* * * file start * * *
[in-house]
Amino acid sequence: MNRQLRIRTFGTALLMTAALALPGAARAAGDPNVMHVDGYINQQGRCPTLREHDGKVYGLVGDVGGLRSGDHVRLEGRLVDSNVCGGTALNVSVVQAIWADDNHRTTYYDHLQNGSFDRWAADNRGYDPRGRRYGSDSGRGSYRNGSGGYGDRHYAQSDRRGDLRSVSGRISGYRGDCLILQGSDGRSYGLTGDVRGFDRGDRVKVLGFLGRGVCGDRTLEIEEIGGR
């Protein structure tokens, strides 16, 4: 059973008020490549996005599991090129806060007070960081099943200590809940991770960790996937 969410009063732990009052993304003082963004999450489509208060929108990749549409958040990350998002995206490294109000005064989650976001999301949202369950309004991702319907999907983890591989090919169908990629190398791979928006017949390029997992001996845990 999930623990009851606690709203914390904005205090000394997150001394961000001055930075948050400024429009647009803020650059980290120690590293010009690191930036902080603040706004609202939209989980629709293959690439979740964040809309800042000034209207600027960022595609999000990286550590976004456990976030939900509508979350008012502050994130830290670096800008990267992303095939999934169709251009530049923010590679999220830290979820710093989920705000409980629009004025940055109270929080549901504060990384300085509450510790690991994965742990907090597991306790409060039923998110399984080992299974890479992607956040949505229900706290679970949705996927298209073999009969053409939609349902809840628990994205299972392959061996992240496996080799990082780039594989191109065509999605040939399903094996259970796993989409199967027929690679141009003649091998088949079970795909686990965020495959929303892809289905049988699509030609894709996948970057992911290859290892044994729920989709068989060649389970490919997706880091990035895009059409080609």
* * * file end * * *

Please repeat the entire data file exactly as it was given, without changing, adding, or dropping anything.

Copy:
[in-house]
Amino acid sequence: MNRQLRIRTFGTALLMTAALALPGAARAAGDPNVMHVDGYINQQGRCPTLREHDGKVYGLVGDVGGLRSGDHVRLEGRLVDSNVCGGTALNVSVVQAIWADDNHRTTYYDHLQNGSFDRWAADNRGYDPRGRRYGSDSGRGSYRNGSGGYGDRHYAQSDRRGDLRSVSGRISGYRGDCLILQGSDGRSYGLTGDVRGFDRGDRVKVLGFLGRGVCGDRTLEIEEIGGR
């Protein structure tokens, strides 16, 4: 059973008020490549996005599991090129806060007070960081099943200590809940991770960790996937 969410009063732990009052993304003082963004999450489509208060929108990749549409958040990350998002995206490294109000005064989650976001999301949202369950309004991702319907999907983890591989090919169908990629190398791979928006017949390029997992001996845990 999930623990009851606690709203914390904005205090000394997150001394961000001055930075948050400024429009647009803020650059980290120690590293010009690191930036902080603040706004609202939209989980629709293959690439979740964040809309800042000034209207600027960022595609999000990286550590976004456990976030939900509508979350008012502050994130830290670096800008990267992303095939999934169709251009530049923010590679999220830290979820710093989920705000409980629009004025940055109270929080549901504060990384300085509450510790690991994965742990907090597991306790409060039923998110399984080992299974890479992607956040949505229900706290679970949705996927298209073999009969053409939609349902809840628990994205299972392959061996992240496996080799990082780039594989191109065509999605040939399903094996259970796993989409199967027929690679141009003649091998088949079970795909686990965020495959929303892809289905049988699509030609894709996948970057992911290859290892044994729920989709068989060649389970490919997706880091990035895009059409080609």